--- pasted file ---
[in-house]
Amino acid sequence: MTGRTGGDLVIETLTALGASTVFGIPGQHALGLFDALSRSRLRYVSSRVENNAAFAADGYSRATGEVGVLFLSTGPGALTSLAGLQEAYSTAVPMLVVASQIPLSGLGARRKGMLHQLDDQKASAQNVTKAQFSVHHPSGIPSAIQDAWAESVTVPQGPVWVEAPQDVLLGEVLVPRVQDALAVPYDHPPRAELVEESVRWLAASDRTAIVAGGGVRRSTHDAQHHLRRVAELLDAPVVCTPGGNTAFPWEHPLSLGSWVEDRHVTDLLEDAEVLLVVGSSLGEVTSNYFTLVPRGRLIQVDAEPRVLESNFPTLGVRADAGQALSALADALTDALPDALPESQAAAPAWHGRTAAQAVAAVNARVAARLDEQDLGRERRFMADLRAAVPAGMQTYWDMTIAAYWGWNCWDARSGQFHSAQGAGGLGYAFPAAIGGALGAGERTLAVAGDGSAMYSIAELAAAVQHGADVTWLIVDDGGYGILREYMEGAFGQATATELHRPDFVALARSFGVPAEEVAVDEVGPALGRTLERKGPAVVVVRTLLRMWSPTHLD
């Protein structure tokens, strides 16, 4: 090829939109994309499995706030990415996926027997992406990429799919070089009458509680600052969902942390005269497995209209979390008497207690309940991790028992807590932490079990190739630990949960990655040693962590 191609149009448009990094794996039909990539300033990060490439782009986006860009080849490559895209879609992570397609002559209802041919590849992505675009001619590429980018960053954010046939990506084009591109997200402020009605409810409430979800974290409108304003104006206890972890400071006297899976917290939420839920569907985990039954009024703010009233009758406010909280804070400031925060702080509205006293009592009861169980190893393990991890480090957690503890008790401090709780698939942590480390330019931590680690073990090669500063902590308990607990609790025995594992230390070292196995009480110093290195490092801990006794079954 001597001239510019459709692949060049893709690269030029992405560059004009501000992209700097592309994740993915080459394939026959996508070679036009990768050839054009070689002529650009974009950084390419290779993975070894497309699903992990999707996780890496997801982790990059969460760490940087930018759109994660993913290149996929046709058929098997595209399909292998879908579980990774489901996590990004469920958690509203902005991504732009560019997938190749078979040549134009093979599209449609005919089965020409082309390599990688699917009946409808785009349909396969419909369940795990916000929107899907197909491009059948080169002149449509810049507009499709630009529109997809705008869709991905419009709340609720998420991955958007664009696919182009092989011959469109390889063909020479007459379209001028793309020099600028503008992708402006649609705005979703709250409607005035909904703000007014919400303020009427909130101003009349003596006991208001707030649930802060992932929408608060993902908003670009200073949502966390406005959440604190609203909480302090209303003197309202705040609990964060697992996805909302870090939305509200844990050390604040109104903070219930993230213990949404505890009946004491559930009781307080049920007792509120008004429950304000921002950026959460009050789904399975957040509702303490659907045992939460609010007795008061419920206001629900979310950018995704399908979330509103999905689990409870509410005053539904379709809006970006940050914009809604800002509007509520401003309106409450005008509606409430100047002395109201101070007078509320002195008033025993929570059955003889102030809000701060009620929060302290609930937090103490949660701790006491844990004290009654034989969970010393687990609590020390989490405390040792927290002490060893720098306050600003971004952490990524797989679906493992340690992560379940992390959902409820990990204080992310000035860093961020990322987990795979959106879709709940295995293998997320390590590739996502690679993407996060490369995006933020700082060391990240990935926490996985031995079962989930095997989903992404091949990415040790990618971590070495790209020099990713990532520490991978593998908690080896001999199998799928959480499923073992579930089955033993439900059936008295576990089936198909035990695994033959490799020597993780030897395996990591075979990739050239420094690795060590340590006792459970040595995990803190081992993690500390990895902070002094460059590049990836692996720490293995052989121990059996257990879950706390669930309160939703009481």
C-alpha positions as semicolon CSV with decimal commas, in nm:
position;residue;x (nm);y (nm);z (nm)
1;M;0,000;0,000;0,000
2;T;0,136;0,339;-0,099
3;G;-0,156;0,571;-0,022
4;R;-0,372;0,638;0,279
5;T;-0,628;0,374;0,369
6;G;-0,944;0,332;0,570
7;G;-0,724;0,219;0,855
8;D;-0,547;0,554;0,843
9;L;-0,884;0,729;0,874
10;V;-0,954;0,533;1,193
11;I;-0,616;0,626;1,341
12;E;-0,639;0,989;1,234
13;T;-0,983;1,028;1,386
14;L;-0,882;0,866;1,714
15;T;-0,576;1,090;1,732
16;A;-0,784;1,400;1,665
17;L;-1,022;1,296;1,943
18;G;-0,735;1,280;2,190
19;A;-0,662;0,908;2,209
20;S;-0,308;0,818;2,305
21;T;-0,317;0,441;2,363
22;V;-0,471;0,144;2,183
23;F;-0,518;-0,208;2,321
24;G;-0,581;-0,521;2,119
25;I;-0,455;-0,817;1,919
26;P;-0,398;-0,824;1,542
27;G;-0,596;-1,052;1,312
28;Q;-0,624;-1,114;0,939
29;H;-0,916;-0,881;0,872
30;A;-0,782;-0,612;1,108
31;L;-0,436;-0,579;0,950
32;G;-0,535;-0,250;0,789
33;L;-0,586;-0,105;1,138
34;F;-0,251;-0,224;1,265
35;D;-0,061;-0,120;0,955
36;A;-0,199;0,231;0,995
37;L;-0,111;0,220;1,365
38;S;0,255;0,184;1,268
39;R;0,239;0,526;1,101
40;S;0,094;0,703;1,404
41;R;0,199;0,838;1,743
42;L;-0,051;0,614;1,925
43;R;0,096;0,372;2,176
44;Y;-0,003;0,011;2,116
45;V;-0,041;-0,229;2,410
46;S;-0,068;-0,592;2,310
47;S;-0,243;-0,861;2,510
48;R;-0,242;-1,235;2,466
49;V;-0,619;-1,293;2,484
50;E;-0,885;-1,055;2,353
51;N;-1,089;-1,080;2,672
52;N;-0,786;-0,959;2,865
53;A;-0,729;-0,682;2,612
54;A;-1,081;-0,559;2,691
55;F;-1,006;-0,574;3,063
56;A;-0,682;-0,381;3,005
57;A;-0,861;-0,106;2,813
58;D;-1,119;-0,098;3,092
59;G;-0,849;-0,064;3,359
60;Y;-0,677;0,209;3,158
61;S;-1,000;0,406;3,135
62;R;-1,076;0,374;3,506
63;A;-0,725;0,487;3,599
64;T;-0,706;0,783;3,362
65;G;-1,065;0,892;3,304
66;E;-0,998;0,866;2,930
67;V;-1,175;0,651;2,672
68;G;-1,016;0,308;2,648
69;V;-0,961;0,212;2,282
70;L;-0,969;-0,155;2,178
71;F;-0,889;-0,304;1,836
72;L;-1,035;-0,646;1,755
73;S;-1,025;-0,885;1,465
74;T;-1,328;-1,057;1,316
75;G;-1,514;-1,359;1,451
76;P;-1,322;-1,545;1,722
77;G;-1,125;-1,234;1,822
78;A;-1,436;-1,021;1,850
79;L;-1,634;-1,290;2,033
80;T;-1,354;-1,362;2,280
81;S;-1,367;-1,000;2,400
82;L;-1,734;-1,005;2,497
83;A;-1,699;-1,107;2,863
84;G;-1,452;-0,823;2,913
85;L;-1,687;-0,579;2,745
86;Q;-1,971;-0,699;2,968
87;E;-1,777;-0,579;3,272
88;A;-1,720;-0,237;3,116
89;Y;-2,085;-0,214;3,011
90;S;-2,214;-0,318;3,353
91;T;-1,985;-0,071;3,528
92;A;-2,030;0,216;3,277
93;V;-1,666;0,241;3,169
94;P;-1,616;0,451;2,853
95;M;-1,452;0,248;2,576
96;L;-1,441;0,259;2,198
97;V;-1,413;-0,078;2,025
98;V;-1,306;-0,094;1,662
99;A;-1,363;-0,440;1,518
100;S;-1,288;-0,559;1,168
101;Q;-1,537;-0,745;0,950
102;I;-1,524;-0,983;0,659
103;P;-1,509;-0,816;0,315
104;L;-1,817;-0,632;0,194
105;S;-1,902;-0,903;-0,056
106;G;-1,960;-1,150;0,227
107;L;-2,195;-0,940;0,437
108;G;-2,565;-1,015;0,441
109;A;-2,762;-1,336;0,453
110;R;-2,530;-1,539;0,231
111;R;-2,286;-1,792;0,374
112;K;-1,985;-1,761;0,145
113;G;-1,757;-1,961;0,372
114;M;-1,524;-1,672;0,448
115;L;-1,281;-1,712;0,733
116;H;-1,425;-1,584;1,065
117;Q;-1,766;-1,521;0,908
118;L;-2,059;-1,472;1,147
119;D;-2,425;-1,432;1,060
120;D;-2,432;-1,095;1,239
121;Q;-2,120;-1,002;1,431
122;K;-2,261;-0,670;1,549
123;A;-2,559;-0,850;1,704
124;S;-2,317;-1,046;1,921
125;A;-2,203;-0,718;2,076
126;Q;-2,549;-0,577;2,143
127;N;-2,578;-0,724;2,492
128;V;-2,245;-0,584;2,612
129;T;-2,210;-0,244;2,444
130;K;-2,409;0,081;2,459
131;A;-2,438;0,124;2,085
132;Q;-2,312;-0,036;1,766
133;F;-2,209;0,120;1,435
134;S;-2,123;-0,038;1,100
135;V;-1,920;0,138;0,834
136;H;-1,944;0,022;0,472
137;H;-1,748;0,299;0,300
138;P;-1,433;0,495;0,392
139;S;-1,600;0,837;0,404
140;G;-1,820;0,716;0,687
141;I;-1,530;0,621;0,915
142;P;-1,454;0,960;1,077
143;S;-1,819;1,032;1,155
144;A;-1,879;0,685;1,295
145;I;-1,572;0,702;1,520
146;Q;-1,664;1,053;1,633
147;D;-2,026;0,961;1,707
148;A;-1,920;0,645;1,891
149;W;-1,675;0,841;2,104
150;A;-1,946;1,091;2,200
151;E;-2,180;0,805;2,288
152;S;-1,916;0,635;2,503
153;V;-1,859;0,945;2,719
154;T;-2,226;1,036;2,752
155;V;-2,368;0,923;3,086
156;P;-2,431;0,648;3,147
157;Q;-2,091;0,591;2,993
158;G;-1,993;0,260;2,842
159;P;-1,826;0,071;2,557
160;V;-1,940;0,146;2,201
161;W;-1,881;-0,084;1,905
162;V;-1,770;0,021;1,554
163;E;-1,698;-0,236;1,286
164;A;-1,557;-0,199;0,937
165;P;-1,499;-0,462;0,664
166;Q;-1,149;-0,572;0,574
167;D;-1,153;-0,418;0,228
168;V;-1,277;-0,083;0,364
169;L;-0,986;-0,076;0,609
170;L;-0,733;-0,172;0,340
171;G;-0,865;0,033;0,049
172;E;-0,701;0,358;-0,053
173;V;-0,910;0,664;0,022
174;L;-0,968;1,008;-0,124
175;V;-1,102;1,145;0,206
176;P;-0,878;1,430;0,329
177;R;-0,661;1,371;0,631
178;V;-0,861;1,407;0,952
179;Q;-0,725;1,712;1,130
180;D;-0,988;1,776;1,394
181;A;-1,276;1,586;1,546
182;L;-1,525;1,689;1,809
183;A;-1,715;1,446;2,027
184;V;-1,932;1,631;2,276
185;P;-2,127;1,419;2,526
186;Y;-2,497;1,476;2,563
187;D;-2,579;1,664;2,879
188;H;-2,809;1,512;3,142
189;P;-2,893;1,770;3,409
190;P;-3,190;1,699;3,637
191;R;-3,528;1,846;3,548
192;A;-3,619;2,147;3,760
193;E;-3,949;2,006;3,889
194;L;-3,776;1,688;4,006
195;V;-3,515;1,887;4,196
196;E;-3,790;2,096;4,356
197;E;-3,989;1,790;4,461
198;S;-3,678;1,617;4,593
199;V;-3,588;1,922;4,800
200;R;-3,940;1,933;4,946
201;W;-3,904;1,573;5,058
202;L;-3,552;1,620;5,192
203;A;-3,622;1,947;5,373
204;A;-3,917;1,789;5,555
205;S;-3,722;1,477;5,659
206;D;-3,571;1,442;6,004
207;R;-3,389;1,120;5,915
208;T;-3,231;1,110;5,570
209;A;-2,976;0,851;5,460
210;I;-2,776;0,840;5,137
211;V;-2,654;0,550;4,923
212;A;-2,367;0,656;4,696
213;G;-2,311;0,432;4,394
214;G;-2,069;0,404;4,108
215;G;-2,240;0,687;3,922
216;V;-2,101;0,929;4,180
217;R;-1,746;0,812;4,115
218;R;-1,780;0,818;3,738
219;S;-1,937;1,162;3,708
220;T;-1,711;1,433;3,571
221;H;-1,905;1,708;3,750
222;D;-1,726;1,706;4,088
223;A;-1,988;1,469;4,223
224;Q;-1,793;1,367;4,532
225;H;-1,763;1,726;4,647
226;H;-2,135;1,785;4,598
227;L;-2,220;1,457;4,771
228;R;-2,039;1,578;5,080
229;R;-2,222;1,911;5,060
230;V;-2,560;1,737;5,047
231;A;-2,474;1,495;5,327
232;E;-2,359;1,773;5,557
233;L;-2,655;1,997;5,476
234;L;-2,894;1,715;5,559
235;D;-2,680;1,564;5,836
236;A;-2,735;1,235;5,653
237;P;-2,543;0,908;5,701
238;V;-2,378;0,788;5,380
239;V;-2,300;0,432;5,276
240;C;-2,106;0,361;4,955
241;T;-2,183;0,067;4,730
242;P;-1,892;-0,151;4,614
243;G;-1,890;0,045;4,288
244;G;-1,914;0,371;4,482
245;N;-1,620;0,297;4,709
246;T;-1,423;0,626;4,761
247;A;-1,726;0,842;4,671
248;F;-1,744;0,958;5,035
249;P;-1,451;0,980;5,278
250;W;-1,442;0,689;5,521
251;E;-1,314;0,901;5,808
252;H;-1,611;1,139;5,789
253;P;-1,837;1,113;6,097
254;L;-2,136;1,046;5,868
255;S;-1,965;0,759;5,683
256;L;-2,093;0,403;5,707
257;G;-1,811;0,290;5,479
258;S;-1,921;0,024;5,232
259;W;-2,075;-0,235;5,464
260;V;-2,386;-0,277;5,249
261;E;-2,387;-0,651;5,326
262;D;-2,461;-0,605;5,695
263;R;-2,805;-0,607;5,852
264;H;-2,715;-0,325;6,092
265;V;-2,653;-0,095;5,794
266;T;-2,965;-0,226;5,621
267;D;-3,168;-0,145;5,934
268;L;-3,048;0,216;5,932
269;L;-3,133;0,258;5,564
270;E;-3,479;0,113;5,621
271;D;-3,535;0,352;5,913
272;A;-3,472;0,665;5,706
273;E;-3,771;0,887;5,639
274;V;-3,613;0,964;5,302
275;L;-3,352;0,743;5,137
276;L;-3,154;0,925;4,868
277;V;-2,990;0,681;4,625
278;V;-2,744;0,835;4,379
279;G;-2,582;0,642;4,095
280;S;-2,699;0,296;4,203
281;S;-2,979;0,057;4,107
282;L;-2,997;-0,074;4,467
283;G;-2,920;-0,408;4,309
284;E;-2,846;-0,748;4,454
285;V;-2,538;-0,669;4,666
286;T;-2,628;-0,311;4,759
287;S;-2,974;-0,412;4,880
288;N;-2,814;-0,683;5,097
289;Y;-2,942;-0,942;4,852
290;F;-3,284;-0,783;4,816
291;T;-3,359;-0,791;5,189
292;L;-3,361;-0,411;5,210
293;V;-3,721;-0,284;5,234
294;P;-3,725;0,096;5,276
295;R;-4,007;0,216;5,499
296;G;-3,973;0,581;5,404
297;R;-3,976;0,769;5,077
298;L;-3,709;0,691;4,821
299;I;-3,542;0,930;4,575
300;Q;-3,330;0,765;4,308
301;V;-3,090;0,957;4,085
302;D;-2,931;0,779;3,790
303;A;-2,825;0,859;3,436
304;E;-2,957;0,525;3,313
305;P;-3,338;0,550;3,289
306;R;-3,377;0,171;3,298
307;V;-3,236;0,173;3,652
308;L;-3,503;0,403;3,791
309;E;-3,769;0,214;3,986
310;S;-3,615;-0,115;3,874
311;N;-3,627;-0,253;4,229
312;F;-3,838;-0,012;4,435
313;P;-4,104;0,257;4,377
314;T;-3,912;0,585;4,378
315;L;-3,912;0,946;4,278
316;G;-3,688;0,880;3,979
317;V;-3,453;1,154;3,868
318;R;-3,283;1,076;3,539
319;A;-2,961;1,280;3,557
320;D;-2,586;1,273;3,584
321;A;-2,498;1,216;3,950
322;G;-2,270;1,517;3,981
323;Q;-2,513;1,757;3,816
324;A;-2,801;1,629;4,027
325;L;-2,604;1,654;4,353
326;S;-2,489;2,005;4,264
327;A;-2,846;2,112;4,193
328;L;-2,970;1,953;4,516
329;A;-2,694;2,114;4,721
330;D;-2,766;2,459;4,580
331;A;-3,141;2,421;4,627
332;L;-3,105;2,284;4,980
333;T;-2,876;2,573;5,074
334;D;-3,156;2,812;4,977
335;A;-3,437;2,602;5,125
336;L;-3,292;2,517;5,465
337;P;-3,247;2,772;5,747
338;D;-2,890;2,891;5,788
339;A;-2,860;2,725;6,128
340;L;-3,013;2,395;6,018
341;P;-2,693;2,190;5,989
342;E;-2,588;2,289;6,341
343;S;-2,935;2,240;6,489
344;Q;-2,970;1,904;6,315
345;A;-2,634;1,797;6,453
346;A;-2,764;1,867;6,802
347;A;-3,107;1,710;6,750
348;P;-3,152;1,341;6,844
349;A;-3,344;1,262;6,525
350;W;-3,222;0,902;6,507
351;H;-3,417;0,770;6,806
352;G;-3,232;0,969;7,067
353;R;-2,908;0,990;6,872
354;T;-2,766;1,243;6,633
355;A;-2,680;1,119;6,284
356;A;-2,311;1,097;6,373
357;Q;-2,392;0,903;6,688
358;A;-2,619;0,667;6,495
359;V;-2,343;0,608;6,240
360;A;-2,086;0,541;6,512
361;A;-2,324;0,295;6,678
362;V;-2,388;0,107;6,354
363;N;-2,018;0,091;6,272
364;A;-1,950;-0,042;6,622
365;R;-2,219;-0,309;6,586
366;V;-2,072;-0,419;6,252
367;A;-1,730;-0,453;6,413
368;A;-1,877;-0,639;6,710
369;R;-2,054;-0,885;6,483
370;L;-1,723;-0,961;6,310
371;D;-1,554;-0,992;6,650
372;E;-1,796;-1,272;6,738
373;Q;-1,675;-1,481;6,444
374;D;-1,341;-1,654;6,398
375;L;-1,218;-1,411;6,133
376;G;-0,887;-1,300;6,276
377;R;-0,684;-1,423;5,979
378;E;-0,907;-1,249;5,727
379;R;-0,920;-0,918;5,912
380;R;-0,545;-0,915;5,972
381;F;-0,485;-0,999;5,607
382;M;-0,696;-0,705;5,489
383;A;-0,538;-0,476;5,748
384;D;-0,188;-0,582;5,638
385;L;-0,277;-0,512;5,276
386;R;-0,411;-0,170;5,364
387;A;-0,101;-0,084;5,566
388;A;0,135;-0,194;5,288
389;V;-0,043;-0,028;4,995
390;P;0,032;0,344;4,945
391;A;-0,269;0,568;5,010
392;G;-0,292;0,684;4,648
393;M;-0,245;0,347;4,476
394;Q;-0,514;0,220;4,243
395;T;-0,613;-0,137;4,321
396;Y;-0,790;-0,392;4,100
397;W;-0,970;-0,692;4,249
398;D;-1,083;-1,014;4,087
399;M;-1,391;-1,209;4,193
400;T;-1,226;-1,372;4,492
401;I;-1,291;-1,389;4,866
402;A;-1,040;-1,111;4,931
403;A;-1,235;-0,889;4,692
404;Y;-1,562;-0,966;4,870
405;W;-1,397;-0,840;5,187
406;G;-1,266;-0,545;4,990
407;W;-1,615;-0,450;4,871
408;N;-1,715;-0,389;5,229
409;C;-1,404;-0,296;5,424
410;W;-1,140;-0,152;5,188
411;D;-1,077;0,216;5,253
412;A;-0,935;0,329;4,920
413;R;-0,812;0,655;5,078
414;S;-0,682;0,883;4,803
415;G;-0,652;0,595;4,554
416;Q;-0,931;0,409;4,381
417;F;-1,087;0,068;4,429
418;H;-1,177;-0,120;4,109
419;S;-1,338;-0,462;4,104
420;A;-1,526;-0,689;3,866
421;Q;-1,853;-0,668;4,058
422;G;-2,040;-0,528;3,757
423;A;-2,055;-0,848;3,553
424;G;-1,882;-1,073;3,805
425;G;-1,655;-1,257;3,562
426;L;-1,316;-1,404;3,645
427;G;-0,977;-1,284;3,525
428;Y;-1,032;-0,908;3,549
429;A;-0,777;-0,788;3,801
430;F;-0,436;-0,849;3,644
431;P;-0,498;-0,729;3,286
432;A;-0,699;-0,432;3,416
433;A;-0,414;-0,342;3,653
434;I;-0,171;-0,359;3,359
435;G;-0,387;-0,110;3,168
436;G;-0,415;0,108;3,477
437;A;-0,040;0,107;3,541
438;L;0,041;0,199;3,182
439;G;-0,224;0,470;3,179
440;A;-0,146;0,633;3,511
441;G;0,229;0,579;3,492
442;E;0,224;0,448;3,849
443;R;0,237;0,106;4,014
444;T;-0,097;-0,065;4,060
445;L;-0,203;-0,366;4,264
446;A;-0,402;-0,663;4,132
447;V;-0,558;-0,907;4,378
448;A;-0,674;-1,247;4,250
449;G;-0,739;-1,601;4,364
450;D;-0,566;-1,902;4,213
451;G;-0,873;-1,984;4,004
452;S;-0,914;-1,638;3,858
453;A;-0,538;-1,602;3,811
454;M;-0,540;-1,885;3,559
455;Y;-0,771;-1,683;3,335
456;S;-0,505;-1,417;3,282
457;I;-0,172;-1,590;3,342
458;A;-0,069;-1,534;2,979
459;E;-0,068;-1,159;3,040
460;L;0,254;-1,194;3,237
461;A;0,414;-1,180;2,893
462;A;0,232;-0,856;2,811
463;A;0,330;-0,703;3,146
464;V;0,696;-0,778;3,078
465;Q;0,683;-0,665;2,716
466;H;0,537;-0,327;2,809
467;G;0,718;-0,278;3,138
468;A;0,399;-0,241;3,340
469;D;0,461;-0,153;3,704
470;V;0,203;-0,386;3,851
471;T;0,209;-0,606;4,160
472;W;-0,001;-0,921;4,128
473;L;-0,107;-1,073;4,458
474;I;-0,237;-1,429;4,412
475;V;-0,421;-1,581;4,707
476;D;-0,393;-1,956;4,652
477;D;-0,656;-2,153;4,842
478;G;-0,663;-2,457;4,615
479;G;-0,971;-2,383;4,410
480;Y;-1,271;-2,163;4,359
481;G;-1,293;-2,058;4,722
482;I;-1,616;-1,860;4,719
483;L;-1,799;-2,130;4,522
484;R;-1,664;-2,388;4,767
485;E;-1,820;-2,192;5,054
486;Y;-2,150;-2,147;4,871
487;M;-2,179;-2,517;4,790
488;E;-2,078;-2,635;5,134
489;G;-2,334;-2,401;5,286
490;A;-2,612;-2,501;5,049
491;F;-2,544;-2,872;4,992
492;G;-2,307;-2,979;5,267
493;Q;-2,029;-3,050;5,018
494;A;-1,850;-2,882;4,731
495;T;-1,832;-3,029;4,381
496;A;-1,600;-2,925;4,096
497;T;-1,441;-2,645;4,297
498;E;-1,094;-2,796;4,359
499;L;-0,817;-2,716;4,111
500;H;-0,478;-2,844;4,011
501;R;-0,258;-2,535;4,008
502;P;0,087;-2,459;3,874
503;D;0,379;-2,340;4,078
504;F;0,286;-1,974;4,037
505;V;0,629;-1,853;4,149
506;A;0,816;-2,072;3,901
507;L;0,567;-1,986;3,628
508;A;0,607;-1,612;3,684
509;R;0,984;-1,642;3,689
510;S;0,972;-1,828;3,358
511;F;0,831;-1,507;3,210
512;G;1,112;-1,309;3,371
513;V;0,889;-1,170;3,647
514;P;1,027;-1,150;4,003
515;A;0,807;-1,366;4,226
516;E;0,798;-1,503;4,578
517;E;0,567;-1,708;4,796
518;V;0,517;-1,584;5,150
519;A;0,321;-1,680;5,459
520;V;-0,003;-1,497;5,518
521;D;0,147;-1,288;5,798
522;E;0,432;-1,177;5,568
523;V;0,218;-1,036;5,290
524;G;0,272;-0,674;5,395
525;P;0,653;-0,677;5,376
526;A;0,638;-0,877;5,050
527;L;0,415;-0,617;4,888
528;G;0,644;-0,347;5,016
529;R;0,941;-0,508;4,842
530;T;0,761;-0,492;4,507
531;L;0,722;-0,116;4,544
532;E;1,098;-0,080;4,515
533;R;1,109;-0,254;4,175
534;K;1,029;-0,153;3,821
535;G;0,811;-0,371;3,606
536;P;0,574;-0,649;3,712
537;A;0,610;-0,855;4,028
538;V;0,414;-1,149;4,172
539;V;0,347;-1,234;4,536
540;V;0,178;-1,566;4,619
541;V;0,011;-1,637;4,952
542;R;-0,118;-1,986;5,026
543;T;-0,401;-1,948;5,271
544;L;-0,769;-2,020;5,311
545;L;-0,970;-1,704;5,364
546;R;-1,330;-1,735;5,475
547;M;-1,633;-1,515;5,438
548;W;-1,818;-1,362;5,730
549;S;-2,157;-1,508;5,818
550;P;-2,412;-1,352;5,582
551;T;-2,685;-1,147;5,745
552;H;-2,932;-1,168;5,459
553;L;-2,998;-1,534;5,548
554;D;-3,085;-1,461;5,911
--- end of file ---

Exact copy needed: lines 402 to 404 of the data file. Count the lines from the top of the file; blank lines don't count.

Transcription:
397;W;-0,970;-0,692;4,249
398;D;-1,083;-1,014;4,087
399;M;-1,391;-1,209;4,193